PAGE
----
The Big Mess
Oceans seem too huge to harm, don't they? But we humans are actually making our oceans sick. They suffer from oil spills, overfishing, air pollution, heavy development along coastlines, tourist traffic, offshore oil and gas mining, destruction of coral reefs — the list goes on.
It usually takes a long time to see pollution's effects. For instance, it took years for scientists to realize that the insecticide DDT weakened the eggshells of peregrine falcons and other raptors so much that the young developed abnormally. At other times, we see the immediate effects of pollution through a catastrophe like the chemical factory accident in Bhopal, India, where more than 2,000 people died from breathing toxic fumes.
The biggest problems affecting ocean health are:
- pollution from land
- pollution from air
- ship and boat traffic
- global warming
- damage to coastlines
Pollution from Land
More than 75 percent of ocean pollution comes from human activity on land. Even if you live inland, you could be harming oceans. For example, rain could wash motor oil from your driveway into drains and eventually to sea.
- A recent study revealed that 500 billion litres of untreated sewage gushes into rivers, lakes, and seas every year from 20 major Canadian cities. This offal could form a smelly pile as long as the 7,800-kilometre Trans-Canada Highway and almost three storeys deep! Some scientists estimate that waste water accounts for half the world's ocean pollution from land. Besides excrement, raw sewage contains about 200 chemicals, grease, oil, paint thinner, plastic bags and other synthetics, gravel, rags, and hair.
- Our salt waters contain toxic chemicals from farms, industries, and homes. First, we dump chemicals into drains. Next, they flow (often untreated) into streams and rivers — and finally to the ocean. Most of these contaminants lurk for years along coastlines, harming wildlife and humans.
- Construction crews dredging harbours, rivers, and other waterways dump about 215 million tonnes of silt into oceans.
- Even military waste and nuclear-powered submarines end up on the ocean floor!
- We throw about 5.4 million tonnes of litter into the ocean every year.
Pollution from Air
In the Arctic, between December and April each year, you can see a haze in the air. It contains pollutants that have drifted mainly from Asia and Europe. Eventually, some of it falls with snow or rain to the land or sea.
- Some scientists think about 20 percent of all ocean pollution comes from the air.
- The wind can blow pollution from land thousands of kilometres out to sea.
- Airborne pollution includes dusts from soil, volcanoes, and forest fires, as well as poisonous sprays, gases, and emissions belching from industrial smokestacks.
Pollution from Ships and Boats
There may be no roads on the ocean, but there is a lot of traffic. About 35,000 ships and 1.2 million large fishing boats sail the ocean blue. It's anybody's guess how many motorboats, dugouts, barges, hydrofoils, sailboats, junks, and other vessels also use the seas. Most of them pollute.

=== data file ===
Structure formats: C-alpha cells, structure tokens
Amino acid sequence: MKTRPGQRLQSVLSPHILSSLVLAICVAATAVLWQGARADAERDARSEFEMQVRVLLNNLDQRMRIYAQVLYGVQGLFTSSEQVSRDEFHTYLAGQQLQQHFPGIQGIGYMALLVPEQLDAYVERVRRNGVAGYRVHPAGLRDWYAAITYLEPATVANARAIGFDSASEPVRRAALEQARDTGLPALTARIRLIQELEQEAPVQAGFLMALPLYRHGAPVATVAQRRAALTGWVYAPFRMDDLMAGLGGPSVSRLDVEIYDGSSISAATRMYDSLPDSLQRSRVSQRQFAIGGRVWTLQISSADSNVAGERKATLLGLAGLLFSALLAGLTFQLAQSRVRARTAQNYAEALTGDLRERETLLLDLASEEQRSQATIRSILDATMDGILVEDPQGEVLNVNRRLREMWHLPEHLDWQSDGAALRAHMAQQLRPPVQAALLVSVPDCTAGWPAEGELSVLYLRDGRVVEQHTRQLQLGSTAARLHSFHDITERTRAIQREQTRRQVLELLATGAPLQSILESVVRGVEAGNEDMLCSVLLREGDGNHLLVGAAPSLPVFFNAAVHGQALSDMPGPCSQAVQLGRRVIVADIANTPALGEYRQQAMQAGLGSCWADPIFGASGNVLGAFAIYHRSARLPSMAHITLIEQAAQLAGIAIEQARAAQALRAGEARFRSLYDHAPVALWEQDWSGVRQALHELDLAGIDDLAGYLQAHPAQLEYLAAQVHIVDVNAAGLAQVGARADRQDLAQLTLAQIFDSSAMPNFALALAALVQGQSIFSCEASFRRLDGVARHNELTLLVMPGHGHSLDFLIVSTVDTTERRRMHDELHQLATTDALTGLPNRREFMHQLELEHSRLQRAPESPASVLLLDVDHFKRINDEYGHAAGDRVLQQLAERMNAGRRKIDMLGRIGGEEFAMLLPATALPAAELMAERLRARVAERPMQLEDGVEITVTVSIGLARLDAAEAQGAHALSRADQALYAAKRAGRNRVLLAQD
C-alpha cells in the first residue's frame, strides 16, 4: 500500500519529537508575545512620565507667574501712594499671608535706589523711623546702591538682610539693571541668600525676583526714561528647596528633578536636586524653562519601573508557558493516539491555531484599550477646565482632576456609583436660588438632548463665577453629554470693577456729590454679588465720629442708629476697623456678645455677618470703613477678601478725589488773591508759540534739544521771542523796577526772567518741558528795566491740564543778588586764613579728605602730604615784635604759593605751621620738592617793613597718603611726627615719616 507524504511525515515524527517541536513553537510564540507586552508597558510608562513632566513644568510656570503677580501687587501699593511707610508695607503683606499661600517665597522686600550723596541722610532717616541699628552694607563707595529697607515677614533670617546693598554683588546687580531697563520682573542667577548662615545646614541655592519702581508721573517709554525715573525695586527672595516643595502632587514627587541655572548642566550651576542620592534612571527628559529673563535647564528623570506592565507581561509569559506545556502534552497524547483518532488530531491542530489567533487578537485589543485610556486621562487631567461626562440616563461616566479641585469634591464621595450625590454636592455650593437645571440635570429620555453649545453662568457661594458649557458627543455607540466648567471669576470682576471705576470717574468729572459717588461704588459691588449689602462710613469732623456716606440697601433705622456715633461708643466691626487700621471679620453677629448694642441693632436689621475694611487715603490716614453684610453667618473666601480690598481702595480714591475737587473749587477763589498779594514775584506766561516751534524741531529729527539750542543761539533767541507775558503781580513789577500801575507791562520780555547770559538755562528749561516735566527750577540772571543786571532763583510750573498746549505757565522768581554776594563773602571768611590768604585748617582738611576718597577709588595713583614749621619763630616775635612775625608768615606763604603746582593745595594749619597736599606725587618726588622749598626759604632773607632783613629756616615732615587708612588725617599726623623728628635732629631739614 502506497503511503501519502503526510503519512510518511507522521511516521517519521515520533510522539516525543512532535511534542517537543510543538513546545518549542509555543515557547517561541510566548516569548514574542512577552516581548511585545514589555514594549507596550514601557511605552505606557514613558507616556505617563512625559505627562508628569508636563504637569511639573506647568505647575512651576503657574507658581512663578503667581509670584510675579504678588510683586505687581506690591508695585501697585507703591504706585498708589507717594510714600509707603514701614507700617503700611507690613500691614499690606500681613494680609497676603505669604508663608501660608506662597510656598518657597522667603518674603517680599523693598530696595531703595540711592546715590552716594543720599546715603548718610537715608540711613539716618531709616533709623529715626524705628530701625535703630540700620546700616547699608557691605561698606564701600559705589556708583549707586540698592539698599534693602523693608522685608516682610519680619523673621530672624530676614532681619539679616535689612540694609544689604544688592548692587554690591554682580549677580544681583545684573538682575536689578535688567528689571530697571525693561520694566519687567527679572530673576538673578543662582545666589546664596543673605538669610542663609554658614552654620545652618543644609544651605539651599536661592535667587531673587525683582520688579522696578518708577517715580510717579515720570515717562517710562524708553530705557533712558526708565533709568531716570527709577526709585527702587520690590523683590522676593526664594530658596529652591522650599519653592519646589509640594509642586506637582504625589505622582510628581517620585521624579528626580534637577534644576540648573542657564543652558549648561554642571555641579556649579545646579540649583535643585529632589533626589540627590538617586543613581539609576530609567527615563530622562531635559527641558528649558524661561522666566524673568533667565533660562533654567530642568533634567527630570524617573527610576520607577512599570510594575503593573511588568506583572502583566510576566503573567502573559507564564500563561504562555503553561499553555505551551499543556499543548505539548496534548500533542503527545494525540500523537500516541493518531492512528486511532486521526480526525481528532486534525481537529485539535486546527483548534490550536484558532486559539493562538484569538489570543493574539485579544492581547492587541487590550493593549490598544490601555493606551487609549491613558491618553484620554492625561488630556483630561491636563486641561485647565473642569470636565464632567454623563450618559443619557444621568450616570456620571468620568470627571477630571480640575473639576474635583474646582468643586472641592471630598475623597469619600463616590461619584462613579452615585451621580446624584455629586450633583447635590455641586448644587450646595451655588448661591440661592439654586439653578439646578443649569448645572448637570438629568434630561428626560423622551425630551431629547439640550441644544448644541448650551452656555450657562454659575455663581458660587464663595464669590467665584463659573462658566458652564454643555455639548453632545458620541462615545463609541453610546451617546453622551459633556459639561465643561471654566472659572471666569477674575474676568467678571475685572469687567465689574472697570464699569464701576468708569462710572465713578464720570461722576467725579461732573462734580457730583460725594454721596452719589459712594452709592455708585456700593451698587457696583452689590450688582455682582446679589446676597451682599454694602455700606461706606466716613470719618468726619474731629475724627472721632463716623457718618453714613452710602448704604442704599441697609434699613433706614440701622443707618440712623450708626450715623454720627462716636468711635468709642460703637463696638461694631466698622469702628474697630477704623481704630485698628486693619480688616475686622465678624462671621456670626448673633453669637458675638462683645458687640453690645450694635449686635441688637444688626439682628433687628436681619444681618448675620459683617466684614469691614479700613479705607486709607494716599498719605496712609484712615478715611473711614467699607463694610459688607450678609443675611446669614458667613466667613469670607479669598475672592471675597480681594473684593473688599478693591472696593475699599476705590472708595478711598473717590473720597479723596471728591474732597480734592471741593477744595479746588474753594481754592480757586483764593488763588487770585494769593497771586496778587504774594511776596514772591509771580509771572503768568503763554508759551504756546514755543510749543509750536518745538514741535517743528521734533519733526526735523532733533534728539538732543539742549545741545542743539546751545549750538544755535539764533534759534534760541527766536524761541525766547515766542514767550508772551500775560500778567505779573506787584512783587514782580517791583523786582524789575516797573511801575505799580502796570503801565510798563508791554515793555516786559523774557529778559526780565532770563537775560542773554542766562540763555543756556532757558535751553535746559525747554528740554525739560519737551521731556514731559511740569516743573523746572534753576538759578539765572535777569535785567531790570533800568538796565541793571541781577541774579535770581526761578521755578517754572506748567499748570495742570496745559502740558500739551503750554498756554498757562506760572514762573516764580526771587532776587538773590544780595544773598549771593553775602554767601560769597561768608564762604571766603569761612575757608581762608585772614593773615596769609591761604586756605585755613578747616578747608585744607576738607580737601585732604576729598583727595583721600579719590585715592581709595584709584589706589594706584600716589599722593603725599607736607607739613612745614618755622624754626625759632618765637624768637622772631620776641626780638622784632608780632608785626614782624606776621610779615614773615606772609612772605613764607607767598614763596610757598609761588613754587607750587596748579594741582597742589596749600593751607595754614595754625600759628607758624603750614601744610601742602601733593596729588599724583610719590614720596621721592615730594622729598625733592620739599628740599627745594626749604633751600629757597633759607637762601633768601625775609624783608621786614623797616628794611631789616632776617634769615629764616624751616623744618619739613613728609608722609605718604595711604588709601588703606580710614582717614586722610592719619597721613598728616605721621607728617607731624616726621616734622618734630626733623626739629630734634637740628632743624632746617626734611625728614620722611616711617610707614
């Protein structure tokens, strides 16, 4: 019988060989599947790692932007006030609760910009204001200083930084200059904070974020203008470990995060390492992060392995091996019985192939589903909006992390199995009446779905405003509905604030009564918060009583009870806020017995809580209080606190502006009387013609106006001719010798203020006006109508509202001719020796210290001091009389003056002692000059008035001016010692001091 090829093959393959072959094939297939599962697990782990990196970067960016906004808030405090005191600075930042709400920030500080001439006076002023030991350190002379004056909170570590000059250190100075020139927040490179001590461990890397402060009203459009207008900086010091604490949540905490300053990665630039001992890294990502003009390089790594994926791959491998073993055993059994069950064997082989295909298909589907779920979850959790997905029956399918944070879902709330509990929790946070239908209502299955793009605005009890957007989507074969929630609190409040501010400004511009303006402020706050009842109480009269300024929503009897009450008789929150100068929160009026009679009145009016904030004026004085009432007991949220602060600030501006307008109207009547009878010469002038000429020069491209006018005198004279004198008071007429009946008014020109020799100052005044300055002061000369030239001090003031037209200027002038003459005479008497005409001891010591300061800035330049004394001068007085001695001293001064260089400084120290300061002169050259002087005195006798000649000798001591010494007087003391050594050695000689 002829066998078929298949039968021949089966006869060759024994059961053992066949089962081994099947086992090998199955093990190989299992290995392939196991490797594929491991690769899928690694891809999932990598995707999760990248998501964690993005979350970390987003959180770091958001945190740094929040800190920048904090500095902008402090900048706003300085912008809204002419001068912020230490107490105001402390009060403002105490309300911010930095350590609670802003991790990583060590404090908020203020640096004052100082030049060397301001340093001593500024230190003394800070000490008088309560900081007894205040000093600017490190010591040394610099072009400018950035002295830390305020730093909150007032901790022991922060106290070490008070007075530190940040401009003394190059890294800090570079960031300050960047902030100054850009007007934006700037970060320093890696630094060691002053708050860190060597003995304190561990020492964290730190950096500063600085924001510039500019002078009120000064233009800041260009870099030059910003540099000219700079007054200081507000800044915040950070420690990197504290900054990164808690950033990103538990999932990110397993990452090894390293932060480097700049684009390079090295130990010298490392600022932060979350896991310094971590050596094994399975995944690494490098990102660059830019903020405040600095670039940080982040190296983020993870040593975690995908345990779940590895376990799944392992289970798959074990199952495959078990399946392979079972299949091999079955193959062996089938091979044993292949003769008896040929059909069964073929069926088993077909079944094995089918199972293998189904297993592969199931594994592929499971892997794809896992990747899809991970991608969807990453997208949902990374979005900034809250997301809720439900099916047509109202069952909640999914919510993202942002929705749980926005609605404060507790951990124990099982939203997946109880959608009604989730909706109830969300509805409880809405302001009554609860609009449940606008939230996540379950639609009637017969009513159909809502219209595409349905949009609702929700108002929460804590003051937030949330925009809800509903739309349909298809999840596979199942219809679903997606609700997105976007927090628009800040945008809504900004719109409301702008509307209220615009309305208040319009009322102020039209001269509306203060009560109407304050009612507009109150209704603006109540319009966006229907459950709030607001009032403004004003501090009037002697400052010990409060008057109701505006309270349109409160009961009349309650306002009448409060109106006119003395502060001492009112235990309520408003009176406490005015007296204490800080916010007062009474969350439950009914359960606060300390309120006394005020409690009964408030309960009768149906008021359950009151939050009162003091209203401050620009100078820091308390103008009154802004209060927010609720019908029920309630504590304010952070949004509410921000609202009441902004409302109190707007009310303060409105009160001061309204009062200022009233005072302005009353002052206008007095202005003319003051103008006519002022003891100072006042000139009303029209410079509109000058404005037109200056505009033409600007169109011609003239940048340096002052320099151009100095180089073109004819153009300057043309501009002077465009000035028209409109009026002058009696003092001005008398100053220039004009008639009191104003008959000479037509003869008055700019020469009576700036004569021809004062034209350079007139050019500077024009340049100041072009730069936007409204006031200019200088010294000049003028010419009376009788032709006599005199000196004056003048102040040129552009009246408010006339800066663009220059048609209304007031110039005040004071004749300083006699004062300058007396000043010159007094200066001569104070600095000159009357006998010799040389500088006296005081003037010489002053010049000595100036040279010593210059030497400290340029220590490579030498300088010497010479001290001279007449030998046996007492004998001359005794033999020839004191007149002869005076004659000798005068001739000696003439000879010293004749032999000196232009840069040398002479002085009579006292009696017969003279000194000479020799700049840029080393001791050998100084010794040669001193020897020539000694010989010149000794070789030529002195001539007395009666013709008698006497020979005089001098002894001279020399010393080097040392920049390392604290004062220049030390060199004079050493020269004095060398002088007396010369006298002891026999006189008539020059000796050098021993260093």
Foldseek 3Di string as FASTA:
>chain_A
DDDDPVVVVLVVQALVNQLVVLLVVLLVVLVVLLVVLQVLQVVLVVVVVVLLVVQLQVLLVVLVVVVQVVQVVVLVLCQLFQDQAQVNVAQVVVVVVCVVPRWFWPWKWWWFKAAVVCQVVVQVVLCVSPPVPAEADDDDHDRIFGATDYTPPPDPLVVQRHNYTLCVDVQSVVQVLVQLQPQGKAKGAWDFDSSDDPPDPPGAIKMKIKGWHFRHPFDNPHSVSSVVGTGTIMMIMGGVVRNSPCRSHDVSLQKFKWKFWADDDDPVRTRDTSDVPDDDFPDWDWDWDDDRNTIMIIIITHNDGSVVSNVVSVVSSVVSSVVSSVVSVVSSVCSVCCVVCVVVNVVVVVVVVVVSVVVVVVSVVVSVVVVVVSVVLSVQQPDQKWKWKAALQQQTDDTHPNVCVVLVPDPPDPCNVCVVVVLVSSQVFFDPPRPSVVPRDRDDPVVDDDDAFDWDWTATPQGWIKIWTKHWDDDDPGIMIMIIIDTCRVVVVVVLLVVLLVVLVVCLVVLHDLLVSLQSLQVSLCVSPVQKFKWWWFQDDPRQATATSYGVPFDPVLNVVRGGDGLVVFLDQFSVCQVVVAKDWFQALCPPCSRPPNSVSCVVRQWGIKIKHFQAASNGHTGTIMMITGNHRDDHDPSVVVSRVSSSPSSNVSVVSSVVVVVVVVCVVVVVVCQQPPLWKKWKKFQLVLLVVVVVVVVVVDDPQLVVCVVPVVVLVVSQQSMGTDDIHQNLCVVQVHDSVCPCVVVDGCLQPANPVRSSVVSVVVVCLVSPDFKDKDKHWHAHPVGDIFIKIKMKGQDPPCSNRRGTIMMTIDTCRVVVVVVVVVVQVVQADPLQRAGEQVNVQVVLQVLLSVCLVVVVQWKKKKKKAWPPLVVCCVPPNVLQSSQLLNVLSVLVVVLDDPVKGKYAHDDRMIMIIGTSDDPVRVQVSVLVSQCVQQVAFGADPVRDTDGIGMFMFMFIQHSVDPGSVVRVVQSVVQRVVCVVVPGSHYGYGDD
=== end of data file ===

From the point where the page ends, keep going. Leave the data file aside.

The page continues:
- Many ships and pleasure craft discharge sewage and other waste water into the ocean.
- Nearly half the oil in oceans comes from accidents and shipping activities.
- Ships spill more than oil. It took nearly eight months to clean up a 1985 spill off the coast of Somalia of a ship carrying 105 different chemicals — most of them poisonous.
- A worldwide $1.9 trillion travel industry contributes to ocean pollution through cruise ships, boat tours, and hotels too close to shore.
- Tonnes of plastic debris reach even isolated ocean spots. In 1985, people on ships around the world tossed at least 450,000 plastic containers into the ocean. Seabirds, turtles, seals, and dolphins slowly strangle, suffocate, or die when they get entangled in plastic six-pack rings from beer and pop cans, fishing lines, nets, kite string, and ropes. Giant leatherback turtles, which are endangered worldwide, mistake plastic bags and balloons for jellyfish. Once swallowed, the plastic clogs their intestines, and they die.
According to weather reports kept since the 1860s, the Earth is definitely warming up. Even a few degrees can mean big changes for the planet. For one thing, the oceans will get warmer. Because water expands when it warms, water will slowly cover land along the coasts. For small islands, or those only a few metres above sea level (such as many in the Pacific and Indian oceans), this change could mean serious trouble.
Here's how global warming works:
- People cause it, mostly by burning fossil fuels like oil and coal that power everything from televisions to cars.
- Fossil fuels give off several gases when burned, including carbon dioxide. These gases hold the sun's heat close to the Earth — as in a greenhouse. That's why it's called the greenhouse effect.
- The gases act a bit like greenhouse walls. They form part of the atmosphere, which wraps around the Earth like a blanket of air.
- Sunlight streams through the atmosphere to the planet. Then the gases hold the heat close to the Earth for a long time.
- Because we add lots of extra gases to the atmosphere, we may heat the Earth up too much.
© Canadian Wildlife Federation
All rights reserved. Web site content may be electronically copied or printed for classroom, personal and non-commercial use. All other users must receive written permission.